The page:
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|Glow : animals with their own night-lights|
Author: Beck, W. H.
Brings the glowing world of bioluminescence to light for young readers with photographs.
|Accelerated Reader Information:|
Interest Level: LG
Reading Level: 4.20
Points: .5 Quiz: 178904
|Reading Counts Information:|
Interest Level: 3-5
Reading Level: 4.60
Points: 1.0 Quiz: 67926
Kirkus Reviews (10/01/15)
School Library Journal (01/01/16)
The Bulletin of the Center for Children's Books (00/01/16)
Full Text Reviews:
Booklist - 12/01/2015 This introduction to bioluminescence for young readers takes a highly visual look at a scientific phenomenon and its uses. After a brief sampling of animals that glow (“Some glow on land”; “Some glow in the air”), this slim volume turns to the part of the planet that boasts the most bioluminescent animals: deep underwater. Animals glow for many reasons, Beck asserts—to attract prey, to communicate, to repel predators—but many of those reasons still remain a mystery to scientists. This overview is an effective jumping-off point for younger readers; for those interested in learning more, extensive back matter provides more detailed information on the animals discussed, as well as a bibliography. But aspiring scientists and casual observers alike will be attracted to the layout of this volume: photographs of the various glowing creatures are suspended on a black background, creating a stark, eerie effect that will entrance readers as much as the content itself. - Copyright 2015 Booklist.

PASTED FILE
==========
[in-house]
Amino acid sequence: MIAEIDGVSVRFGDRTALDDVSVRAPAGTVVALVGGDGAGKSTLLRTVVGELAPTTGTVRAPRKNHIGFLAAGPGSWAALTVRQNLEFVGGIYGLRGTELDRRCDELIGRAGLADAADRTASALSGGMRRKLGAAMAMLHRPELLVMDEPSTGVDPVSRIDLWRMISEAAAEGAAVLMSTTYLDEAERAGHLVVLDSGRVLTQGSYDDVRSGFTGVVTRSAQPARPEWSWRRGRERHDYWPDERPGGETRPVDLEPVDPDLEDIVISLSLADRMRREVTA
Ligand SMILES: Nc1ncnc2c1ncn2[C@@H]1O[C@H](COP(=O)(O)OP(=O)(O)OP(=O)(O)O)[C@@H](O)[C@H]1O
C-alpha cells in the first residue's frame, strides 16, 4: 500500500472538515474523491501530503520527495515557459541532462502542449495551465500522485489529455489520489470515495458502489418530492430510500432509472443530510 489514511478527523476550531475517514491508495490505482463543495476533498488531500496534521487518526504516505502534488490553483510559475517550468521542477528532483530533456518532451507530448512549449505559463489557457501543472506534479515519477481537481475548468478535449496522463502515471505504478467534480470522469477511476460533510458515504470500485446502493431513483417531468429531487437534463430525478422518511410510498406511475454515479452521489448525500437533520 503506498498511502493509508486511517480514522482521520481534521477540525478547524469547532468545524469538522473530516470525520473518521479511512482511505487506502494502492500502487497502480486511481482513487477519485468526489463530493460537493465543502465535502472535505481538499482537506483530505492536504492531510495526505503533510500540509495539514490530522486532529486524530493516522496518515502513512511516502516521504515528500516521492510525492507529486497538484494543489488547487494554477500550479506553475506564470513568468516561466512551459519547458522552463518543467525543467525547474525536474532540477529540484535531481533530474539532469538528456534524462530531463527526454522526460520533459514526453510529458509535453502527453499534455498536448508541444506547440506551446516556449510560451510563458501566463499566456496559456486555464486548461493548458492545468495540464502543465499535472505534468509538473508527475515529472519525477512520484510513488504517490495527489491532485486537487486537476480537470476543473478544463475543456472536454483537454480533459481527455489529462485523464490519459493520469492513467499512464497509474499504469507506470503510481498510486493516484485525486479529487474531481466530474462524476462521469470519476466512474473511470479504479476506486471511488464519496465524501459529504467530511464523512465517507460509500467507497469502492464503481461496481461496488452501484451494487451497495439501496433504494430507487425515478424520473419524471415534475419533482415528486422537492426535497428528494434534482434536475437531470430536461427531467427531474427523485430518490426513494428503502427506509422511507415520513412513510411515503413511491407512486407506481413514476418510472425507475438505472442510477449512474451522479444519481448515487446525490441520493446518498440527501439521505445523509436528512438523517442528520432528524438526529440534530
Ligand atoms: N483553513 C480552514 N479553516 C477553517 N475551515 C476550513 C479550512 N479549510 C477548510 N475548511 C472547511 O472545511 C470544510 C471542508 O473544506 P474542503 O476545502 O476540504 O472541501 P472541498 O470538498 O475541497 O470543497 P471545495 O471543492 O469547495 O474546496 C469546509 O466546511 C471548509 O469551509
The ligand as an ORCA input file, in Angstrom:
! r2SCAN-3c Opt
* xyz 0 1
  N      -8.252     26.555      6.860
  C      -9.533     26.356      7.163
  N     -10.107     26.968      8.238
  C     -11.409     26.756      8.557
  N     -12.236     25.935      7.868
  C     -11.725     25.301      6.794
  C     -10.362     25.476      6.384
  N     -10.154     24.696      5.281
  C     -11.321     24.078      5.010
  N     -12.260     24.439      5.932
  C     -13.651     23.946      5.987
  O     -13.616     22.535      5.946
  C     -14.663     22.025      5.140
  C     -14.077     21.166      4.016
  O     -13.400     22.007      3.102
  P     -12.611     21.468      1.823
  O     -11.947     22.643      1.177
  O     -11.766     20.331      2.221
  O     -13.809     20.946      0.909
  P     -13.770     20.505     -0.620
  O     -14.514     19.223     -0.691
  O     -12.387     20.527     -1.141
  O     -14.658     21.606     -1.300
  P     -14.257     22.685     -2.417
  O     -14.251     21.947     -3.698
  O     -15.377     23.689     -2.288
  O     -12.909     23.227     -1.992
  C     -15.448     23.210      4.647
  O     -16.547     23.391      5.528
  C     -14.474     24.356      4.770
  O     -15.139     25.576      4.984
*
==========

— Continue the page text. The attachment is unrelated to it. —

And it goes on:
School Library Journal - 01/01/2016 Gr 1–4—The cover photograph of a bizarre, long-toothed fish with a personal flashlight quickly catches the eye. The stunning photographs on pure black pages with white text depict spectacular and intriguing creatures in great detail. The text is written on two levels. Simple narration about the creatures and their activities appears in a large font near the top of the page ("[Lantern fish] glow to find a friend."), while below in smaller font, there is further information on each fish, bug, and sea creature featured ("Lantern fish find other lantern fish with the lights on their side. Bioluminescence is the most widely used form of communication the planet."). Both the narrative text and the informational paragraphs introduce scientific terms and concepts. A final note explains that the photographs make many of the creatures appear larger than they are and that the use of flash negates much of the glow. Each animal is shown in a small square with its glow areas highlighted. Its common name, scientific name, dimensions, and ocean depth (in both inches and metric) are provided. VERDICT This book is sure to capture—and hold—readers' attention.—Tamara Saarinen, Pierce County Library, WA - Copyright 2016 Publishers Weekly, Library Journal and/or School Library Journal used with permission.